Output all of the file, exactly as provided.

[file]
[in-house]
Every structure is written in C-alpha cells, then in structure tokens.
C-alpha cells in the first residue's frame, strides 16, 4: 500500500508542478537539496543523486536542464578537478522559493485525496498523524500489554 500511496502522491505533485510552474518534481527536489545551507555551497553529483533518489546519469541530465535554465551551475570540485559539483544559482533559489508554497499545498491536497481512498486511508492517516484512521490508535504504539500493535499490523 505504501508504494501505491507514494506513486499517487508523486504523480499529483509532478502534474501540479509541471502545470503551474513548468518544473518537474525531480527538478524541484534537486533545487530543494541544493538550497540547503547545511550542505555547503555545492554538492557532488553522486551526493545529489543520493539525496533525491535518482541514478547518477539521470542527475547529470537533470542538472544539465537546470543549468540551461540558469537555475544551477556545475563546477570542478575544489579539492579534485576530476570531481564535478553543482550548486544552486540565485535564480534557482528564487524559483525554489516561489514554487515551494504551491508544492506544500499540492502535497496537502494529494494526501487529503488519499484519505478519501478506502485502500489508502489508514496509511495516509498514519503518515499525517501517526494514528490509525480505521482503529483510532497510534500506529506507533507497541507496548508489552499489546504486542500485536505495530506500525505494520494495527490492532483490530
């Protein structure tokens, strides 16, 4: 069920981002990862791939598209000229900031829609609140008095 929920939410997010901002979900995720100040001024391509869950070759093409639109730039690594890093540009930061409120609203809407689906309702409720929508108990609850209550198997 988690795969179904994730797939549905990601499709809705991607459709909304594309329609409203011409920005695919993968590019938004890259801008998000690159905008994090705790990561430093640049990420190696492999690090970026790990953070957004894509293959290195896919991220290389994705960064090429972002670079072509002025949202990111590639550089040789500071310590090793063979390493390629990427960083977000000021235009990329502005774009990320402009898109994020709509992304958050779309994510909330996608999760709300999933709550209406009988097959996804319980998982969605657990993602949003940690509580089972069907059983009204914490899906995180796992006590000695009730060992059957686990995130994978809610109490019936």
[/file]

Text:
[in-house]
Every structure is written in C-alpha cells, then in structure tokens.
C-alpha cells in the first residue's frame, strides 16, 4: 500500500508542478537539496543523486536542464578537478522559493485525496498523524500489554 500511496502522491505533485510552474518534481527536489545551507555551497553529483533518489546519469541530465535554465551551475570540485559539483544559482533559489508554497499545498491536497481512498486511508492517516484512521490508535504504539500493535499490523 505504501508504494501505491507514494506513486499517487508523486504523480499529483509532478502534474501540479509541471502545470503551474513548468518544473518537474525531480527538478524541484534537486533545487530543494541544493538550497540547503547545511550542505555547503555545492554538492557532488553522486551526493545529489543520493539525496533525491535518482541514478547518477539521470542527475547529470537533470542538472544539465537546470543549468540551461540558469537555475544551477556545475563546477570542478575544489579539492579534485576530476570531481564535478553543482550548486544552486540565485535564480534557482528564487524559483525554489516561489514554487515551494504551491508544492506544500499540492502535497496537502494529494494526501487529503488519499484519505478519501478506502485502500489508502489508514496509511495516509498514519503518515499525517501517526494514528490509525480505521482503529483510532497510534500506529506507533507497541507496548508489552499489546504486542500485536505495530506500525505494520494495527490492532483490530
């Protein structure tokens, strides 16, 4: 069920981002990862791939598209000229900031829609609140008095 929920939410997010901002979900995720100040001024391509869950070759093409639109730039690594890093540009930061409120609203809407689906309702409720929508108990609850209550198997 988690795969179904994730797939549905990601499709809705991607459709909304594309329609409203011409920005695919993968590019938004890259801008998000690159905008994090705790990561430093640049990420190696492999690090970026790990953070957004894509293959290195896919991220290389994705960064090429972002670079072509002025949202990111590639550089040789500071310590090793063979390493390629990427960083977000000021235009990329502005774009990320402009898109994020709509992304958050779309994510909330996608999760709300999933709550209406009988097959996804319980998982969605657990993602949003940690509580089972069907059983009204914490899906995180796992006590000695009730060992059957686990995130994978809610109490019936």